What’s on my shelf 3: The Indie Corner

Next up in exploring my physical collection I’ve got the indie corner and at first glance it’s a little underwhelming. Not because of the games that are present but because the vast majority of my indie collection is digital. It’s one of the things I’d like to amend going forward, especially once we get back to in person conventions and I can buy directly from the creators.

So what’s present? The first call out, over on the very right, is Crystal Heart from Up to Four Players. It’s an amazing setting for the Savage Worlds system and I was lucky enough to write one of the stretch goal adventures, Ghosts of Iron. It was my first (and currently only) time working as a freelancer and something I’m keen to do more of once I whittle down my own project list.

There are a smattering of PbtA and Fate books, both systems that I enjoy but haven’t latched onto the way the wider market has. I used to own more but have sold off bits here and there over the last few years. Surprisingly I only acquired a print copy of The Sprawl after releasing The Synth Convergence at the end of 2019. The most recent acquisition is Black Armada’s Last Fleet, which is essentially Battlestar Galactica with the serial numbers filed off. Despite loving the concept and genre I’ve yet to get around to reading it.

Dotted amongst those is a rather eclectic selection, a number of which came out of the Scottish indie scene between 2008-2011. I was fortunate to know and mix with a number of the designers that were around Glasgow and Edinburgh at that point and without it I doubt I’d have gotten in to indie gaming to the extent that I have. From that period Remember Tomorrow remains one of my go to references for Gibson flavoured cyberpunk and goes nicely with The Sprawl and Technoir. Unfortunately somewhere along the way I lost my treasured fold out copy of Hell 4 Leather. It’s a game that I love and was my first real introduction to narrative, GMless gaming.

The thing that I’ve really come to appreciate with indie games, and even more so with those I own digitally, is the sheer range of systems and the stories they tell. With ZineQuest having only recently finished I’m looking forward to seeing what the latest round of games from new designers look like and adding them to the shelf.

For those that might be wondering the full list of games in the photo is as follows:

  • Last Fleet
  • The Cthulhu Hack (and Mother’s Love adventure supplement)
  • Technoir
  • 2 copies of BESM 2nd edition
  • Remember Tomorrow
  • Goblin Quest
  • Piledrivers and Powerbombs
  • Fate Accelerated
  • Fate System Toolkit
  • Fate Core
  • Scum & Villainy
  • The Sprawl
  • Dungeon World
  • Crystal Heart
  • 3:16 Carnage Amongst the Stars
  • Best Friends

New Release: The Synth Divergence – A Technoir transmission

The Synth Divergence: Liverpool Corporate Authority – A Technoir transmission

In the wake of the rising cost of air travel and development of clean propulsion methods the city of Liverpool has returned to its roots as a hub of ocean shipping. Thousands of workers have flocked to the docks in search of employment, managing a never ending stream of bulk cargo. Then came Synthetics, true artificial consciousness with the potential to upend the economy. As their numbers increase so does their dominance in the workplace and the careful balance between workers and the Corporations hangs by a thread.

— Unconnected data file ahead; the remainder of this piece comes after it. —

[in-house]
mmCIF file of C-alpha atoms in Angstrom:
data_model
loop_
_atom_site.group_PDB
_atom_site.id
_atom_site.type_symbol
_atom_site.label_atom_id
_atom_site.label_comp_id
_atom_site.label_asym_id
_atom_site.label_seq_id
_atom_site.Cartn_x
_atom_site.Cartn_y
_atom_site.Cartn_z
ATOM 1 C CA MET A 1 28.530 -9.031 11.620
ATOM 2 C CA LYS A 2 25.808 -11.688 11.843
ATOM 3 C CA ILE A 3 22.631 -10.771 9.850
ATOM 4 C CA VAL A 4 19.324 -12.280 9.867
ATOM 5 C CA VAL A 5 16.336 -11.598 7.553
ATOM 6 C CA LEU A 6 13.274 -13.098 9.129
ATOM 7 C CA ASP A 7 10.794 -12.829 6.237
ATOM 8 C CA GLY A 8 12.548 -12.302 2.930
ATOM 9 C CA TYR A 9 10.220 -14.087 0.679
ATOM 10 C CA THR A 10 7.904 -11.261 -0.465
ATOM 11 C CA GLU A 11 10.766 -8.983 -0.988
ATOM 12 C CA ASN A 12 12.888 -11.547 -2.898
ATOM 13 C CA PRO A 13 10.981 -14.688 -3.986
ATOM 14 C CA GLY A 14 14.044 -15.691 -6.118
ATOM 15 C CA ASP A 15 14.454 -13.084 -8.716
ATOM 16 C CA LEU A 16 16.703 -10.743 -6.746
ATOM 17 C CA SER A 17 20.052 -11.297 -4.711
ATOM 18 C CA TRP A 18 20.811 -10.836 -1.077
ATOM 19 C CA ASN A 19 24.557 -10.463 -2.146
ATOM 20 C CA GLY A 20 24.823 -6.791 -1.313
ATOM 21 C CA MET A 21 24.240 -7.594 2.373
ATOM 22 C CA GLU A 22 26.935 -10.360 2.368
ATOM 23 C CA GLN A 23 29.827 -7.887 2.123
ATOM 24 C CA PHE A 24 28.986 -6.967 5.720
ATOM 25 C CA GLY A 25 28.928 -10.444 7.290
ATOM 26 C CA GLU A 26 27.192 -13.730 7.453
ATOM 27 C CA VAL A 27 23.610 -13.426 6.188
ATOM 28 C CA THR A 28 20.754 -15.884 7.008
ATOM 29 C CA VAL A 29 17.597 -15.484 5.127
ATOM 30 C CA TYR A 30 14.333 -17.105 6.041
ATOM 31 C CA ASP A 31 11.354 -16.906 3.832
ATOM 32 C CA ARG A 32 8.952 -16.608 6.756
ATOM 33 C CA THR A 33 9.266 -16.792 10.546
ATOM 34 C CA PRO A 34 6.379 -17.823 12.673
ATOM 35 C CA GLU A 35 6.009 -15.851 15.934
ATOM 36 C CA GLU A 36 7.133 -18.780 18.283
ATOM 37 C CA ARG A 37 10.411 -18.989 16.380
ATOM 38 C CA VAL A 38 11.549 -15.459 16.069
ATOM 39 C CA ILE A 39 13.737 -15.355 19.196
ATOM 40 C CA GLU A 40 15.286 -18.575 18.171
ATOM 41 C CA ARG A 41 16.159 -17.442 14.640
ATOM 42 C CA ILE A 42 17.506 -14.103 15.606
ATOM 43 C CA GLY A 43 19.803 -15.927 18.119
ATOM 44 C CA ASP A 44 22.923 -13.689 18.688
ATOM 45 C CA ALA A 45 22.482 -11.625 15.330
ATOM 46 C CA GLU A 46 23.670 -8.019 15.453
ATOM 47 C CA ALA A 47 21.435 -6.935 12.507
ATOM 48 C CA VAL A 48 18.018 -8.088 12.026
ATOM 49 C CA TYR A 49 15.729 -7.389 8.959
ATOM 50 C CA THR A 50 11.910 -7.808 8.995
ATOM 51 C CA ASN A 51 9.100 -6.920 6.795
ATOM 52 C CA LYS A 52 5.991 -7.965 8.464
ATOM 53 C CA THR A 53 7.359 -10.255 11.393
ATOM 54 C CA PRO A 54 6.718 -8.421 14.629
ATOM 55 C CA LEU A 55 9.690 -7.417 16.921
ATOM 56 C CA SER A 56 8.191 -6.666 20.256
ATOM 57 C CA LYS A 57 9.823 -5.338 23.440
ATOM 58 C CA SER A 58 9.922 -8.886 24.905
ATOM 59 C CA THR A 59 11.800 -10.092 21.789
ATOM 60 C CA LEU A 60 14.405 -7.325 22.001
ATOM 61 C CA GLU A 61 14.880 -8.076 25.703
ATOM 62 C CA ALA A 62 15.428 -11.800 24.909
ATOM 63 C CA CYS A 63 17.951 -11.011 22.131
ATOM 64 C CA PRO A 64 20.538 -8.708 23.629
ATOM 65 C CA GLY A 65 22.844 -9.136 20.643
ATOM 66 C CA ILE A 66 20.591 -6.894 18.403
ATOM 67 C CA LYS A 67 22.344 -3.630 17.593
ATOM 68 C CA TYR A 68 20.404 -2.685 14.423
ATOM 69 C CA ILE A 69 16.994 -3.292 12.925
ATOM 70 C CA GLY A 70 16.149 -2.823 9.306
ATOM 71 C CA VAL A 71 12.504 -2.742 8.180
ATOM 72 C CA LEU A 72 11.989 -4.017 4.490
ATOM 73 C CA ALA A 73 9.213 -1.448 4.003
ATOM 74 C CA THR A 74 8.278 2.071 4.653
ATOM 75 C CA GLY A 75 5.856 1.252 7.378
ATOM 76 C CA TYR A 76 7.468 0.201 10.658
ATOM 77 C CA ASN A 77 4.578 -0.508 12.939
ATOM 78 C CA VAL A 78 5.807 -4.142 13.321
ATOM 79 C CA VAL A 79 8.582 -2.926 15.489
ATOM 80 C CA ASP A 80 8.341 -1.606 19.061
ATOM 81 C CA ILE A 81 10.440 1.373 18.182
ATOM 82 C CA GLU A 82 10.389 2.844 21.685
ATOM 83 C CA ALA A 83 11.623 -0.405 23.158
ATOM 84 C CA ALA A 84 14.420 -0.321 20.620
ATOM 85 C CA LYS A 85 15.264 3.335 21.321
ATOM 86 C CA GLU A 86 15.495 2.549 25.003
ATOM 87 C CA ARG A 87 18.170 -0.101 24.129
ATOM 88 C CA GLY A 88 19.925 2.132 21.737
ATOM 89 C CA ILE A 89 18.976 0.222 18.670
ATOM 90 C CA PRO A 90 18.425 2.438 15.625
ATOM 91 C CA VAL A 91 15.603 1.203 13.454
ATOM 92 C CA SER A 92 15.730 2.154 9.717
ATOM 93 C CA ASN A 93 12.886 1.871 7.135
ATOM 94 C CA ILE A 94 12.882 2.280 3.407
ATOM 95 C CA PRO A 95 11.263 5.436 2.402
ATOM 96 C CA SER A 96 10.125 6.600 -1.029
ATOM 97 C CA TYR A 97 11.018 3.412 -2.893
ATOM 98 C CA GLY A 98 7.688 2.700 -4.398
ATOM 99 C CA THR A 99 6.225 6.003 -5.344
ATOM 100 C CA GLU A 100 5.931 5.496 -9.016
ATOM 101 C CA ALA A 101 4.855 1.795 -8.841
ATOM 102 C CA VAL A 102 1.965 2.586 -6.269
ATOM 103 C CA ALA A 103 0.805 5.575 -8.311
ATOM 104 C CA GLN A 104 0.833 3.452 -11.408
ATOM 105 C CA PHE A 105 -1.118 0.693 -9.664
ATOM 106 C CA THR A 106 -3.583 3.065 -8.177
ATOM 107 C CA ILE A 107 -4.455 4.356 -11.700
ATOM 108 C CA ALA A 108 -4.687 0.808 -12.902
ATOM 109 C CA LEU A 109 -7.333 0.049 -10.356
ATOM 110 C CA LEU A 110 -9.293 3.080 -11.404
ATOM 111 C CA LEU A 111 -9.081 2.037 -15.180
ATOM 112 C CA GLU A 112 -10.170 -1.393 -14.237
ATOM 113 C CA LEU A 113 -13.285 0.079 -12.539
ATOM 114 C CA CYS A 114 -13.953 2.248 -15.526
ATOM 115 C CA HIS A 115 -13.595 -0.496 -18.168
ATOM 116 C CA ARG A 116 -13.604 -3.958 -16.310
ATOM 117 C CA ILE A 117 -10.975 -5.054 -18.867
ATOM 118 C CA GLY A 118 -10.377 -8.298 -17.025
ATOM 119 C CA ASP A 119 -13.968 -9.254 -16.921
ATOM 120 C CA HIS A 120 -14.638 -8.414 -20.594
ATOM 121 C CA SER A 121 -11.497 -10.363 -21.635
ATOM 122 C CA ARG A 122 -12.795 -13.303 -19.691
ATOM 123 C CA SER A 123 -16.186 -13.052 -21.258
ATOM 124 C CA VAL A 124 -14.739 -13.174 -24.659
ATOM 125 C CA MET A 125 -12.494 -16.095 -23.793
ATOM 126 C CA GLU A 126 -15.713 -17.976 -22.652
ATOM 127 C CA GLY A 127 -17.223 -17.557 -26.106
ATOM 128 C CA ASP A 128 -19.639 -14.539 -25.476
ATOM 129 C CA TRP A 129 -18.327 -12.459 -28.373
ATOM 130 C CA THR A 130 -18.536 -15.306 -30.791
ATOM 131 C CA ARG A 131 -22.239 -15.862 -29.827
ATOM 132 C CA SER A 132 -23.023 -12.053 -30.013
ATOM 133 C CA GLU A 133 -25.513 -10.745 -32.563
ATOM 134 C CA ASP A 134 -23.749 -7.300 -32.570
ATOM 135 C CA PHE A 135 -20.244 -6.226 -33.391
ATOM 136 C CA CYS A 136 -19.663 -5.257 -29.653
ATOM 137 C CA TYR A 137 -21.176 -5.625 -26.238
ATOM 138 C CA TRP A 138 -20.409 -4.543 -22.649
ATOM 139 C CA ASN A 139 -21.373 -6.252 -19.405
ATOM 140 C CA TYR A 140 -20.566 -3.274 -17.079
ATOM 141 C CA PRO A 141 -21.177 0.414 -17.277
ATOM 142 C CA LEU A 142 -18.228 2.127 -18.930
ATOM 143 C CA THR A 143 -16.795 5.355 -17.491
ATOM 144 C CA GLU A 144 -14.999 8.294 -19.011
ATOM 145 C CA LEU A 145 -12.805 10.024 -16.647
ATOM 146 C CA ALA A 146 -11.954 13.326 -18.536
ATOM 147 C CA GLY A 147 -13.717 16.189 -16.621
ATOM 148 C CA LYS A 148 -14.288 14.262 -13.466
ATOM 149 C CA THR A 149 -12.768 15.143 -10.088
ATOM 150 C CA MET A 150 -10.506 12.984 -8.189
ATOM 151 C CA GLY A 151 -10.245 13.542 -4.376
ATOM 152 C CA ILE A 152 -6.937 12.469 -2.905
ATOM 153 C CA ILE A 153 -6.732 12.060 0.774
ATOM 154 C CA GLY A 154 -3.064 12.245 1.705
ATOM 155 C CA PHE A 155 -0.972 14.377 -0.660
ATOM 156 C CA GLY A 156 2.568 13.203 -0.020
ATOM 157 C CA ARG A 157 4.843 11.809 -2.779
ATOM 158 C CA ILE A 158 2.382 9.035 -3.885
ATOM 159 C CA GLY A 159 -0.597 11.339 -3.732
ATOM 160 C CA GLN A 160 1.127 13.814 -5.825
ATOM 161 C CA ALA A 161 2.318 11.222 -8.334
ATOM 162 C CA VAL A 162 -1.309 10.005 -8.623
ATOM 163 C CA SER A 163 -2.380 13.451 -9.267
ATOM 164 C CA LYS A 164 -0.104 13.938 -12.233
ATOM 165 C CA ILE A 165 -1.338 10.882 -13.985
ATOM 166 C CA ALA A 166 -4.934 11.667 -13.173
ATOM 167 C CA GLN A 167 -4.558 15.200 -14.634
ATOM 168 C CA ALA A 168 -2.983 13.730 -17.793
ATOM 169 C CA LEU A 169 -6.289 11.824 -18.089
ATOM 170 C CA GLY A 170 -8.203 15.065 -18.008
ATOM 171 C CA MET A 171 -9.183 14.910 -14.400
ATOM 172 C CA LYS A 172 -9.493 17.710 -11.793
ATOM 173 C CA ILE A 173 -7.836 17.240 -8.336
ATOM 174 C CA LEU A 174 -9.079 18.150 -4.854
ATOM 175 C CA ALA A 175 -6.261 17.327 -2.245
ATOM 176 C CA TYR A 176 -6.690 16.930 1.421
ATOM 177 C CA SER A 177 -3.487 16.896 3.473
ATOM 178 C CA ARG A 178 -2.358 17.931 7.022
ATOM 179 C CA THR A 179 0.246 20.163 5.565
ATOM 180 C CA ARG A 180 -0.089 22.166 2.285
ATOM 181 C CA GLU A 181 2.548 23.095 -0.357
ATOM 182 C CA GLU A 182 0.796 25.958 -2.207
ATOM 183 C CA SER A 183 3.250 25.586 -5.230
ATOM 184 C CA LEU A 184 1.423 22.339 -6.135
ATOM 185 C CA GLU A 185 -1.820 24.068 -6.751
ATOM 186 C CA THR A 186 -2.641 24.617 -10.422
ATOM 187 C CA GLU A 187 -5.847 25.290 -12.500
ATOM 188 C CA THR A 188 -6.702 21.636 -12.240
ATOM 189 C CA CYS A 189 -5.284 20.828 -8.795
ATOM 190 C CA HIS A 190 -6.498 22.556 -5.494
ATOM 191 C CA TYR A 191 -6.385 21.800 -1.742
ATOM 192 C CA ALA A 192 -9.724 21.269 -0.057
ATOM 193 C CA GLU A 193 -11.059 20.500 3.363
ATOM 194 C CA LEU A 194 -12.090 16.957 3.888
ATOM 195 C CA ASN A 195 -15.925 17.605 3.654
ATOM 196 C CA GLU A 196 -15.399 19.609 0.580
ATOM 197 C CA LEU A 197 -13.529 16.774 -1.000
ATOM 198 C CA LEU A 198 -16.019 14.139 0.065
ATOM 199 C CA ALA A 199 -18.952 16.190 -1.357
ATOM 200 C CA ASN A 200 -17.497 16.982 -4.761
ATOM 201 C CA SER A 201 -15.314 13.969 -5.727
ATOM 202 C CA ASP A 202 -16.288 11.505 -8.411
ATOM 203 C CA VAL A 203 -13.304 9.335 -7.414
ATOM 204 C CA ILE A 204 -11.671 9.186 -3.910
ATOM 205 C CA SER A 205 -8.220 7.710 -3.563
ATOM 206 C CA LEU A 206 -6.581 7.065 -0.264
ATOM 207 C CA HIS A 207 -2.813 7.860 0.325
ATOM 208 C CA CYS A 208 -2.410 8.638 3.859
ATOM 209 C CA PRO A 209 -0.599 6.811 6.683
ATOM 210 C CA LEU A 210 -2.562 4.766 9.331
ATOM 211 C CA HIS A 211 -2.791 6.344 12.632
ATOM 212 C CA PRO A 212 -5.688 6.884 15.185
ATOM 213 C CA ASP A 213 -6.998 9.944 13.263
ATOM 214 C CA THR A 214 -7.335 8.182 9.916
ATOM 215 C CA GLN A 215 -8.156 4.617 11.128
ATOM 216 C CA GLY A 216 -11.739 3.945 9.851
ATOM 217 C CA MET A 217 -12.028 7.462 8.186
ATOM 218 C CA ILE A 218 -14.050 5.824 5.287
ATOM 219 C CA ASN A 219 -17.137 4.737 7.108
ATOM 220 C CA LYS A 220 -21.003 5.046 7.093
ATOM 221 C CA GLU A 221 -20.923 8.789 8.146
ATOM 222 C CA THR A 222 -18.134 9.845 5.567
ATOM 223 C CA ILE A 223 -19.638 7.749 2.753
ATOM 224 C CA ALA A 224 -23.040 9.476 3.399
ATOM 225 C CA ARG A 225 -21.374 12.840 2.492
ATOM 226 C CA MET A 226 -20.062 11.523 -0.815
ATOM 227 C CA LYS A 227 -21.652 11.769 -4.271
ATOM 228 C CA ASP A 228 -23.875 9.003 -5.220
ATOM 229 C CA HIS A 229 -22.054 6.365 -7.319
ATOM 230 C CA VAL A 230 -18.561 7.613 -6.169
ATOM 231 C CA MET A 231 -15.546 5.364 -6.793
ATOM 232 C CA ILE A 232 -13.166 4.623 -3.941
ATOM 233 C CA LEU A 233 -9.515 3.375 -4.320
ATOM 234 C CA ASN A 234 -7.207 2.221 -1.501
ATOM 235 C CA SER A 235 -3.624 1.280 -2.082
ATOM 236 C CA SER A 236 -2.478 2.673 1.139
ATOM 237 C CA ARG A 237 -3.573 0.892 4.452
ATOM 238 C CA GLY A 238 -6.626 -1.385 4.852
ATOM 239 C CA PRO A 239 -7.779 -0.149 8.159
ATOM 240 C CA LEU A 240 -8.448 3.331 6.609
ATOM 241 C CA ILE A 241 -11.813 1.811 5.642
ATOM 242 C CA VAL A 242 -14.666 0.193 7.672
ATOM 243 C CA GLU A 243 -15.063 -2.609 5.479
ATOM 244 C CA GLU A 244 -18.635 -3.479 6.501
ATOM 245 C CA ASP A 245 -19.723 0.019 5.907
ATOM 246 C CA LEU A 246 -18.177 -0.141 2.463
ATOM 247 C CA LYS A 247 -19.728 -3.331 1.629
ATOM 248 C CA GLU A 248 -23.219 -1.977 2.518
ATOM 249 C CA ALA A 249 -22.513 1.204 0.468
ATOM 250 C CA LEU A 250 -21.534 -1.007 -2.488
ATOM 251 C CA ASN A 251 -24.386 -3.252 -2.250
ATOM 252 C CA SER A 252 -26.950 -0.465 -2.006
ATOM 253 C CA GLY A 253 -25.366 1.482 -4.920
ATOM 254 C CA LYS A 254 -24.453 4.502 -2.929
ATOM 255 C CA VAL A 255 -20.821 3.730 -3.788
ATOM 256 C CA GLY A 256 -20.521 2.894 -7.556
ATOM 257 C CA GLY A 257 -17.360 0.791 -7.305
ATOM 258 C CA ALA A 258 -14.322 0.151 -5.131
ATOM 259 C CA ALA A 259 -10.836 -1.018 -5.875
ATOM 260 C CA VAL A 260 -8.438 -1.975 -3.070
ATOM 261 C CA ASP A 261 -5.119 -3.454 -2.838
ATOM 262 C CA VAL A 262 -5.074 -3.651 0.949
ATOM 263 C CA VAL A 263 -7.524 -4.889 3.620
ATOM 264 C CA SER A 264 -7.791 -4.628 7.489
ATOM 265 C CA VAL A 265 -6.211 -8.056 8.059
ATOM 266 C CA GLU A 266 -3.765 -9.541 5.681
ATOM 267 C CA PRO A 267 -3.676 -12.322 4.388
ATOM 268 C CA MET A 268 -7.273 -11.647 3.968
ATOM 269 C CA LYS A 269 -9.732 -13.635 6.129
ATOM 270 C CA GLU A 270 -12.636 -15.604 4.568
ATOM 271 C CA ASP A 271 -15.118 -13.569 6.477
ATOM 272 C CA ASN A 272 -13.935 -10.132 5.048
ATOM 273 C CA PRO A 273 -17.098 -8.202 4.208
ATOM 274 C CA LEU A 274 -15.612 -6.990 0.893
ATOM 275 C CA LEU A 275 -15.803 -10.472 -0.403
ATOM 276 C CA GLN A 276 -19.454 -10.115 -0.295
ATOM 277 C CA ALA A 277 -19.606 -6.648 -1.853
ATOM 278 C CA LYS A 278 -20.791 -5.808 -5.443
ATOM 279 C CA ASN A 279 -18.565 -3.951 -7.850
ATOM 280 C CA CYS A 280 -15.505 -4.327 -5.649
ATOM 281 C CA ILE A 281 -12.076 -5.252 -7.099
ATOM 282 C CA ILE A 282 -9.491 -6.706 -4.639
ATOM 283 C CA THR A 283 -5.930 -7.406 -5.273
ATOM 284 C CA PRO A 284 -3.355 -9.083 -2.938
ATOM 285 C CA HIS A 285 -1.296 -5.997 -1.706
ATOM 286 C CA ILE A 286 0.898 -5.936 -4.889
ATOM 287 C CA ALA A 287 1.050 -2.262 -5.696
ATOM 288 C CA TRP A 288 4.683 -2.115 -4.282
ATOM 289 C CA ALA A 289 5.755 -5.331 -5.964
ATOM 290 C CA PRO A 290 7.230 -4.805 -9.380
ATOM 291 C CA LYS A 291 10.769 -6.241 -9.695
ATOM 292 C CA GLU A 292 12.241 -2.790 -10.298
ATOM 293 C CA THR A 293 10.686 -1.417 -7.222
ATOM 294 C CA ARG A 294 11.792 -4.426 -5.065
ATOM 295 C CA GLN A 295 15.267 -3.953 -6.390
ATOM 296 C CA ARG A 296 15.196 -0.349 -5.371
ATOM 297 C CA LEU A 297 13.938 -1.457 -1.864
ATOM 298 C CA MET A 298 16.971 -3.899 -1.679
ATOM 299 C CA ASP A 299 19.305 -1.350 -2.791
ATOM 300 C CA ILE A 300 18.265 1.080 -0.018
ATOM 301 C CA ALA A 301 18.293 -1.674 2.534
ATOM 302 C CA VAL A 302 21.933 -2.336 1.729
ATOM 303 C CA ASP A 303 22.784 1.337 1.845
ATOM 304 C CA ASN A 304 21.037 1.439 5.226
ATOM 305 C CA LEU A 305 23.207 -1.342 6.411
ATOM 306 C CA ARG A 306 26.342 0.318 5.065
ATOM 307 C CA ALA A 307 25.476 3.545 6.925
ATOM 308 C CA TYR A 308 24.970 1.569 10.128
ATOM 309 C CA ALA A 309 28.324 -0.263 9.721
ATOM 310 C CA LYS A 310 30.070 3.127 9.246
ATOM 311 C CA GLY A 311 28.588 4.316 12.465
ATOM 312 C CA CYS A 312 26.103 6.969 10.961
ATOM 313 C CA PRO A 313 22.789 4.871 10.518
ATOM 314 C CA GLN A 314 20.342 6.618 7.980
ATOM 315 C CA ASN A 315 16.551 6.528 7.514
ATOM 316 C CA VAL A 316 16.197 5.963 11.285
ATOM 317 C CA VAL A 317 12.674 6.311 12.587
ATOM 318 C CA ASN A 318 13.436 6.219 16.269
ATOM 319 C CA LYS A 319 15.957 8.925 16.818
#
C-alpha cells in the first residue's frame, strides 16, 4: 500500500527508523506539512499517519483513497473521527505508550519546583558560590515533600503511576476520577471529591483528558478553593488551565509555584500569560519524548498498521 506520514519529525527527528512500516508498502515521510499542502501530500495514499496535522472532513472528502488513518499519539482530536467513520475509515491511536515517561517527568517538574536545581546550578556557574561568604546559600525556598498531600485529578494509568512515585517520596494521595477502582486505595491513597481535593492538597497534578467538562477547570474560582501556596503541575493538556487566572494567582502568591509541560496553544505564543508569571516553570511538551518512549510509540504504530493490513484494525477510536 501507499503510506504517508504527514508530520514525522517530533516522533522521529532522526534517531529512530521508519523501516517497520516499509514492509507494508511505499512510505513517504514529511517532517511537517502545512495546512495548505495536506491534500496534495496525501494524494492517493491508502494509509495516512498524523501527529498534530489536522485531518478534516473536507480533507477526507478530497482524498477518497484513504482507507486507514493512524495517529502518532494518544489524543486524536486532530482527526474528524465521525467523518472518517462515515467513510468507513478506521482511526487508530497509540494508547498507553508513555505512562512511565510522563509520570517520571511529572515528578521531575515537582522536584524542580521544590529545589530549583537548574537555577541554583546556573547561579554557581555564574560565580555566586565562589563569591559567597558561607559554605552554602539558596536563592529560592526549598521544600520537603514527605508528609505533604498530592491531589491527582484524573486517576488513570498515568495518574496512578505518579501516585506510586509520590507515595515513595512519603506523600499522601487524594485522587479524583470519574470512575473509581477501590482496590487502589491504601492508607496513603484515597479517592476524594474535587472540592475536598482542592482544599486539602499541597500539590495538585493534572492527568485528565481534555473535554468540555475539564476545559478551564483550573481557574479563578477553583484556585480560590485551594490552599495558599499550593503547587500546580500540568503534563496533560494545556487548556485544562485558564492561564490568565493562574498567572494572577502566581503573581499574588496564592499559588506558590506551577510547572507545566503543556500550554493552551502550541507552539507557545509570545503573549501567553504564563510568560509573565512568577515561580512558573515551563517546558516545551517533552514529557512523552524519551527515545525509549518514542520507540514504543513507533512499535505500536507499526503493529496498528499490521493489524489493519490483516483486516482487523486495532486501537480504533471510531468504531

This is the Synth Divergence – A transmission for Technoir, the game of high-tech, hard-boiled roleplaying.

Building on the success of my work on missions for The Sprawl during the past year The Synth Divergence remixes the material into a Technoir transmission centred around the city of Liverpool and its dominant Corporate Authority. Where The Sprawl is built around action oriented missions Technoir spins the cyberpunk dystopia towards noir investigations with intuitive mechanics that weaves a web of intrigue and connections as the plot is revealed.

Inside the transmission you’ll find the 36 connections, objects, locations, events, factions and threats used to construct the plot map and draw the characters in to the investigation. These include The Auctoria super-luxury hotel and CHES, its resident Synth, MetroNews, the custom Manta-Masti sports car, legendary racer Fabio Scorpius and a host of additional nodes inspired by the city of Liverpool.

You can pick up The Synth Divergence: Liverpool Corporate Authority now from itch.io and drivethruRPG for $3.

State of the Conspiracy: First print tests

Alternate cover page – with and without background

One of the reasons why I want to run a Kickstarter for Project Cassandra is so I can produce a physical edition. The goals of ZineQuest align pretty much perfectly with both the scale and scope of the game – small releases with a simple two tone aesthetic that can be quickly turned around and sent out to backers. As my first print release I’ve been spending time investigating the various options for printing and fulfilling orders. Not surprisingly there are numerous options to choose from. POD options, such as drivethruRPG, have the advantage of handling fulfilment and shipping but at a generally higher cost per item whereas bulk printing comes in cheaper but would require that I ship items manually. As this will be a relatively small project I’m leaning towards using an established zine printer, Mixam, and manually handling fulfilment.

While Mixam were recommended I wanted to do some due diligence now, months ahead of the Kickstarter, to ensure that I was happy with the service and quality of the prints so I put together a small test document and placed an order through their sample service.